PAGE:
19 January 2006

Even-tempered Canadian expats aren't arguing over January 23 election

Story by: David Agren

The 2004 U.S. election stirred political passions on Mexico's Chapala Riviera (Lakeside). Friendships reportedly dissolved over political differences and members of opposing parties would avoid each other in public. Open politicking led to a politically charged atmosphere at some Lakeside events – most notably at a speech given by Tony Garza, the U.S. ambassador to Mexico. The former Texas railroad commissioner drew jeers after delivering a partisan address.

In comparison, the competitive Canadian election, which takes place on January 23, has intrigued many in Lakeside's Canadian community, but featured little acrimony.

"We came down here to get away from it all," said Erik Benedictson, a Chapala resident, originally from Lake Cowichan, British Columbia. "We're still keenly interested," he added, explaining he regularly watches coverage via Star Choice satellite. "We just don't rant or rave about it."

The Canadian election pits the embattled governing Liberals against the Conservative Party (Tories), left-leaning New Democratic Party (NDP) and openly-separatist Bloc Quebecois. Recent polls put the Tories in front by a double-digit margin, although the Liberals launched a series of deeply-negative attack ads last Tuesday.

Recurring scandals have diminished Liberal fortunes – especially in Quebec – and the party has so far run an uninspiring campaign. "You could never have predicted the Liberals would run such a bad campaign," said Adam Daifallah, co-author of the recently published book, "Rescuing Canada's Right: Blueprint for a Conservative Revolution."

"They're making gaffes everyday. … It's a total reversal [of the 2004 race]."

According to Rob Parker, vice president of the Canadian Club and a former federal politician, who served as a Conservative member of parliament for nine months in the late 1970s, "There's been a great deal of interest" in the election race and many partisans reside at Lakeside. But most Canadian expatriates aren't arguing over the upcoming vote.

Parker, who lives in Ajijic, said all of Canada's main parties are well-represented at Lakeside, although, due to demographics, some of the smaller parties probably had few adherents.

"I haven't run into any Marxist-Leninists or Communists [down here]," he quipped, referring to two thinly-supported Canadian parties, which have never had a member elected to Parliament.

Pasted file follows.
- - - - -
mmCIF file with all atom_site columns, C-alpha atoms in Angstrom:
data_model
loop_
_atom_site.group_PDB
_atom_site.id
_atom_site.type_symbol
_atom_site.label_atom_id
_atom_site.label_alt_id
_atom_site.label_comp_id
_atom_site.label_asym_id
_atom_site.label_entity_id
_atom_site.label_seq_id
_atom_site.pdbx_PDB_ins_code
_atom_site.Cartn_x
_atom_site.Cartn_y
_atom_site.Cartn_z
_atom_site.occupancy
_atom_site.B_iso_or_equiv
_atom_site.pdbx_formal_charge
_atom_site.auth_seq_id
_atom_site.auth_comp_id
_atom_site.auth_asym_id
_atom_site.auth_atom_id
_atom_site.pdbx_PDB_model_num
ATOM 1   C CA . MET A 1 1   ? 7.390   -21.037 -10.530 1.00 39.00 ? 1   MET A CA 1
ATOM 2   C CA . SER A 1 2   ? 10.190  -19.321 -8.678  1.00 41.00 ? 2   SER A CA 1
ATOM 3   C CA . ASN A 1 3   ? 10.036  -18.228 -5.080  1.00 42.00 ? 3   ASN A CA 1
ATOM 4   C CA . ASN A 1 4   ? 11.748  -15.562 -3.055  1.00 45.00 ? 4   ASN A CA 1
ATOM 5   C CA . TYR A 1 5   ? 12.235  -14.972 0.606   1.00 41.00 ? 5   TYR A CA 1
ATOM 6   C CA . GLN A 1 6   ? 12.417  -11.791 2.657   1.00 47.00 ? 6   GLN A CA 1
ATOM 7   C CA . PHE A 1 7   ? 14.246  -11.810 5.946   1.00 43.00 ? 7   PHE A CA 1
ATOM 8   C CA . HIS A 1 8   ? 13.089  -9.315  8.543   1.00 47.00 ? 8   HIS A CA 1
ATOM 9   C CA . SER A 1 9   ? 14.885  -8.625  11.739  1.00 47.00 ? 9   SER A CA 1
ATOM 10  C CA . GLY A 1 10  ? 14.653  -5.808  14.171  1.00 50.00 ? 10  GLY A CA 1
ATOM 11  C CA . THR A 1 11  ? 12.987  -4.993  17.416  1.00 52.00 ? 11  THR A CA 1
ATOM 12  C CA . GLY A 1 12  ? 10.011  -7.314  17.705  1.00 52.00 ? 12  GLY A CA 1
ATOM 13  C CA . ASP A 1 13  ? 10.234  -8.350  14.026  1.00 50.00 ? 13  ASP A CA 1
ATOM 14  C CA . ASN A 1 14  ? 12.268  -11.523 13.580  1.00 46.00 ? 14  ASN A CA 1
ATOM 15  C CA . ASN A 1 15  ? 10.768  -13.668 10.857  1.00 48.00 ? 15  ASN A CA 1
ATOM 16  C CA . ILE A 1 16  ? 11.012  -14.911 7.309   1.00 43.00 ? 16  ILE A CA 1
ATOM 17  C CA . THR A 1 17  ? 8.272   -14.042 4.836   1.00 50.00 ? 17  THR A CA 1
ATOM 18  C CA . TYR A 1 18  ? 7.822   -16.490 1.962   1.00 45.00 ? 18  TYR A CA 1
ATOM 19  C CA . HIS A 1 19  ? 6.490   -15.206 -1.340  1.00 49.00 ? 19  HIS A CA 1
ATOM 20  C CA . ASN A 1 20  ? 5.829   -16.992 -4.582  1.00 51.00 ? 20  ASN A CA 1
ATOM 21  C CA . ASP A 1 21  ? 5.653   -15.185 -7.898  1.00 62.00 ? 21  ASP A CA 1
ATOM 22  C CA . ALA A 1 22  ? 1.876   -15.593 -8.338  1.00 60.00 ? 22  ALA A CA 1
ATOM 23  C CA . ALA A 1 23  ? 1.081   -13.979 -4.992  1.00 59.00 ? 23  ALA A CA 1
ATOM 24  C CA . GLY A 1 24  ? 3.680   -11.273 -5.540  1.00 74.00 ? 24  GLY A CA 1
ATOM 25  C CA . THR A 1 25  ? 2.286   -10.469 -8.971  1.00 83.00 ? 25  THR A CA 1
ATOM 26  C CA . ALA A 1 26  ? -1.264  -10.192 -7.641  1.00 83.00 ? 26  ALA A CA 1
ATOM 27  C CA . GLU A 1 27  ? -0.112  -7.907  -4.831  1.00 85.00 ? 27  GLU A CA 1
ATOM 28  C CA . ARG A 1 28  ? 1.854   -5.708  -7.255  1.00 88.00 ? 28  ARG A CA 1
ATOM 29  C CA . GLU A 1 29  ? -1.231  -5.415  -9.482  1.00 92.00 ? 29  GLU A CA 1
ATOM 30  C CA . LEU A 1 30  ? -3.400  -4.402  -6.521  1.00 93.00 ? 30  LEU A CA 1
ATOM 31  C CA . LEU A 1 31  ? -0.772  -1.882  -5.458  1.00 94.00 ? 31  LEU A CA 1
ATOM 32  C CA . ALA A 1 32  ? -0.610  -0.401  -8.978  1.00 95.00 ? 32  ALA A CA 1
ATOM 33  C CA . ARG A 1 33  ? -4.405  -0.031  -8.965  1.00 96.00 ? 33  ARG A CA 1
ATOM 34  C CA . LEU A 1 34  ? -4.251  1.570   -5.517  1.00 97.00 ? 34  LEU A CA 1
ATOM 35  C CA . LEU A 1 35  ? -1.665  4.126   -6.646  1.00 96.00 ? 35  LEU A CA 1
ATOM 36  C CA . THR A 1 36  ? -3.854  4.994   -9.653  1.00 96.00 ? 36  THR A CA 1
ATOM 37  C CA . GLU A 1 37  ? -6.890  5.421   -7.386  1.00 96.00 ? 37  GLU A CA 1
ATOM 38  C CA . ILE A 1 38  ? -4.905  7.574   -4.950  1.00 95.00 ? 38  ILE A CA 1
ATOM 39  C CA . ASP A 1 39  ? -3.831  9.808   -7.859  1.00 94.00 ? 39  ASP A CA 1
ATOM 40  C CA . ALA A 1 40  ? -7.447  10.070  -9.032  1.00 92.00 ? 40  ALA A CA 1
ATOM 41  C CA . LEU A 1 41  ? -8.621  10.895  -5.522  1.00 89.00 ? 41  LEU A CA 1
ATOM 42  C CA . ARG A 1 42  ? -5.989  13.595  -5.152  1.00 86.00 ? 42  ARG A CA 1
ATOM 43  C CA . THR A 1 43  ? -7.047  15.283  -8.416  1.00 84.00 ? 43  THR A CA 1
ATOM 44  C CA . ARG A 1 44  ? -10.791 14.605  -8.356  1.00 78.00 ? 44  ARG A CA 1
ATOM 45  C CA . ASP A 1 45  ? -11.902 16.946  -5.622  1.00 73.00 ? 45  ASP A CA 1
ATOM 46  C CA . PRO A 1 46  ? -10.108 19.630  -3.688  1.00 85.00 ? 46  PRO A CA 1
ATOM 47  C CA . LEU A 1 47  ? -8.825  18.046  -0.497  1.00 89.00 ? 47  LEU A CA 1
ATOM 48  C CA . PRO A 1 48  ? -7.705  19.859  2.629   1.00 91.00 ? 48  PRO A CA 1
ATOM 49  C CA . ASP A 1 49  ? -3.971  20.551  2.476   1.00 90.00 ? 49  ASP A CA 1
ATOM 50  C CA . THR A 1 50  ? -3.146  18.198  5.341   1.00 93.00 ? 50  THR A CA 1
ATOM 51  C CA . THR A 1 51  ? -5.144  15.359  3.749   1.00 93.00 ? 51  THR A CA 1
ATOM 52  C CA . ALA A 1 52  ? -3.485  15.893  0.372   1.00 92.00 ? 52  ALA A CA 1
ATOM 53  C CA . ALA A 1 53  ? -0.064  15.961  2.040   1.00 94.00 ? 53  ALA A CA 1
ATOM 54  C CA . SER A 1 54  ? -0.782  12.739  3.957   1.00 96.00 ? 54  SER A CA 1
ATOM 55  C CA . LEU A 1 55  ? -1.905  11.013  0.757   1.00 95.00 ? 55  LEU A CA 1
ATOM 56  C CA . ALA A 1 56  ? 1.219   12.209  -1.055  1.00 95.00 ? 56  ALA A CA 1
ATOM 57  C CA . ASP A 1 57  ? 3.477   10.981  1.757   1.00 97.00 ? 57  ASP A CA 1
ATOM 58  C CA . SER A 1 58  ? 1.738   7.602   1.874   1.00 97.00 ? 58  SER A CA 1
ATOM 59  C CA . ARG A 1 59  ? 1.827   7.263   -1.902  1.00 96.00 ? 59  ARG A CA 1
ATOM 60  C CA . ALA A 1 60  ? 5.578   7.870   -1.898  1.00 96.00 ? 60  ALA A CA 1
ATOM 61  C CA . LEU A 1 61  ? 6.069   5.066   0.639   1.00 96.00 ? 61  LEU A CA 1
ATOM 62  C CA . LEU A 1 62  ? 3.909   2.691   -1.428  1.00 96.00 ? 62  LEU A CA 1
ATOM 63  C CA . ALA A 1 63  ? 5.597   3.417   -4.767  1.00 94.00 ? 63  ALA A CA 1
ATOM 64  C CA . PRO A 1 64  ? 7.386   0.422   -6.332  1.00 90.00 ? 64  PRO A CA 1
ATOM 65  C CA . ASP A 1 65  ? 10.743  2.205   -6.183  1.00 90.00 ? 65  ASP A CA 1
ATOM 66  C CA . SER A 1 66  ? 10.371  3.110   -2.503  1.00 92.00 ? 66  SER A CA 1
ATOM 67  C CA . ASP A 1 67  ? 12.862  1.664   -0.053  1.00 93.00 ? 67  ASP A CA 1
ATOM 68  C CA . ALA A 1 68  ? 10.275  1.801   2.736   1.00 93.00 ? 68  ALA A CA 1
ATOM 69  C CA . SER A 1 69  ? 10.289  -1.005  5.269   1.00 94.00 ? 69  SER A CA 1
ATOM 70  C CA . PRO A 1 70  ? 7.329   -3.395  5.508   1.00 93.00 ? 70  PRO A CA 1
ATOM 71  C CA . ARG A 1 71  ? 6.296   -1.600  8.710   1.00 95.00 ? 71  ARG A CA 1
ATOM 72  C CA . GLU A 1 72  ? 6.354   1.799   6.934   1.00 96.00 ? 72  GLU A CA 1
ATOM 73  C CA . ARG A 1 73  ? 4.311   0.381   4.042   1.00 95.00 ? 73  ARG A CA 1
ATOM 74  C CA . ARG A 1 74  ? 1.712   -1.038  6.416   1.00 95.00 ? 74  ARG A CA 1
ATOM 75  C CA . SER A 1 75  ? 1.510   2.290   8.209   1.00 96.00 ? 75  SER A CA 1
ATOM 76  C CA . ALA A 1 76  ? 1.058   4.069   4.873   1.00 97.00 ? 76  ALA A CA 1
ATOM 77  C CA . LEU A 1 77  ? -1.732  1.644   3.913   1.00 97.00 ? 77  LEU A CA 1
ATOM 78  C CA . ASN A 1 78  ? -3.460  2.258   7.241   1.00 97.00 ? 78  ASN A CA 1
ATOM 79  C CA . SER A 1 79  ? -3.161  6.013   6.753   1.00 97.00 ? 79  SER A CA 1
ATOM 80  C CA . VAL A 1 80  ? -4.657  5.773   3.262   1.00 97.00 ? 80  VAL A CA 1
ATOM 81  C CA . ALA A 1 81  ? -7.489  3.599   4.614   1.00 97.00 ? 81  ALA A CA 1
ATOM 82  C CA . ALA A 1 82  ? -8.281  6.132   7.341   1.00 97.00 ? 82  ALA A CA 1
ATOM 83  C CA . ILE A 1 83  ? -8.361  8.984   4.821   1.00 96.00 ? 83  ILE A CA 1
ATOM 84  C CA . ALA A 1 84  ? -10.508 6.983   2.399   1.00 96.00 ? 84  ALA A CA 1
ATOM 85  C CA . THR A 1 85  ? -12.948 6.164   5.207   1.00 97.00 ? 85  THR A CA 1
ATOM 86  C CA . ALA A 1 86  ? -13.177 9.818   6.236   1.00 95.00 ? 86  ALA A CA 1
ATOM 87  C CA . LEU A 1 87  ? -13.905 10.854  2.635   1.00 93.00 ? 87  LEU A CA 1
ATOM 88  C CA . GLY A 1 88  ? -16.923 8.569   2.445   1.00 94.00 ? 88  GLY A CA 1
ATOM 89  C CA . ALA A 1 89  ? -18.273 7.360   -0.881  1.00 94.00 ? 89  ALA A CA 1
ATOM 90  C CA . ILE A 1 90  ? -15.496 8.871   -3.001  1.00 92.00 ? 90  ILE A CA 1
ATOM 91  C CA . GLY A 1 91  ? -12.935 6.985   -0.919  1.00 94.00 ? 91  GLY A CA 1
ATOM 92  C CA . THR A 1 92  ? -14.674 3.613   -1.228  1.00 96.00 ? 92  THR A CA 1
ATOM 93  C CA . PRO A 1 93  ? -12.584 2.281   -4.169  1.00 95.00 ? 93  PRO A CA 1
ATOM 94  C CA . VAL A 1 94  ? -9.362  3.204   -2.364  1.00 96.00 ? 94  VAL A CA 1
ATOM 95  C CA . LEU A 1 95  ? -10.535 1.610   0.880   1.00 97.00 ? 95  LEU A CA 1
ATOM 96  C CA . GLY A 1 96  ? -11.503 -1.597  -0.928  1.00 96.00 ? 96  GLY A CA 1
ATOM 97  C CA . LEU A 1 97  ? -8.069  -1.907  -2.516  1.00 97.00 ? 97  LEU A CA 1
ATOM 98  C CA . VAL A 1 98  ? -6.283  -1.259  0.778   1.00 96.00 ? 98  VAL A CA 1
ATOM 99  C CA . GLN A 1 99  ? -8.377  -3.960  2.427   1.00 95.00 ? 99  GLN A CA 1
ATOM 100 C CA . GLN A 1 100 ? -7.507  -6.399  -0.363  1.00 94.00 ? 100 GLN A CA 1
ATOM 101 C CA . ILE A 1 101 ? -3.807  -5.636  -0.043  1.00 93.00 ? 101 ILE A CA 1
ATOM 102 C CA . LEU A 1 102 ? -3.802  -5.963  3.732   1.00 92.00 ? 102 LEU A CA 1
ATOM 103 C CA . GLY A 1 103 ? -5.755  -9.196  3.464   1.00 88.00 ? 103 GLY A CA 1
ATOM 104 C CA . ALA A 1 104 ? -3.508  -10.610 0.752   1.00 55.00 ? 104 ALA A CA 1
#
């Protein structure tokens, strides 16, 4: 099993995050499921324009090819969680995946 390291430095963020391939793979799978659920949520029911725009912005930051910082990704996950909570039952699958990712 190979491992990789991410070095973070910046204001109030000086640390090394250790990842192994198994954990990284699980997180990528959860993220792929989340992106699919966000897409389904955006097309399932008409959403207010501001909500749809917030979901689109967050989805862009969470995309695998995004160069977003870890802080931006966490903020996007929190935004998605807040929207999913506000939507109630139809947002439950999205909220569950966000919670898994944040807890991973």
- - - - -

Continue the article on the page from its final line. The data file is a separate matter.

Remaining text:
"There are certainly strong feelings among the supporters of each of the three major parties."

No Canadian political party has campaigned in Lakeside this year. Unlike the big two U.S. political parties, the Canadian parties have no foreign offshoots to drum up support or sign up voters. During the last U.S. election, heavyweight campaigners, including George P. Bush, the president's nephew, and Diana Kerry, Democratic candidate John Kerry's sister, courted expatriate voters in Mexico.

Adam Daifallah said contrasting political cultures explain many of the differences.

"Politics in the United States is a sport and it's professional," he explained.

"In Canada we don't have that same phenomenon. It's still very much a pastime. It's not the same obsession."

Parker attributed the lack of politicking in Lakeside to the fact Canadians have less of a history of voting from abroad – unlike their American neighbors. Also, Canada seldom holds elections in the winter – a time when the Canadian population at Lakeside swells.

To make participating in the election easier – for supporters of all parties – the Canadian Consulate in Guadalajara, Elections Canada and the Canadian Club worked out a unique voting-abroad scheme.

Approximately 150 Canadian expatriates living at Lakeside cast ballots between January 5 – 7, voting at an informal poll run by the Canadian Club.

Erik Benedictson voted during the three-day event, saying afterwards, "The Canadian Club made it easy."

He explained that the club helped with obtaining ballots, publicized the vote and provided a full list of the candidates names in each of the ridings for the special write-in ballots. (Canadian voters only elect a local member of parliament and do not directly choose the prime minister.)

Rob Parker said the marked ballots would be shipped to Canada on January 12, arriving well in advance of the January 23 deadline. A source at the Canadian Embassy in Mexico City said that as of last Thursday, 914 Canadians had registered for voting. The embassy also facilitated shipping ballots back to Canadian through its diplomatic bags.

The current race could result in another minority Parliament, meaning Canadians could face another election within the next two years, something Parker promised to be ready for.

"We've had some practice," he said with a chuckle.

From the Guadalajara Colony Reporter

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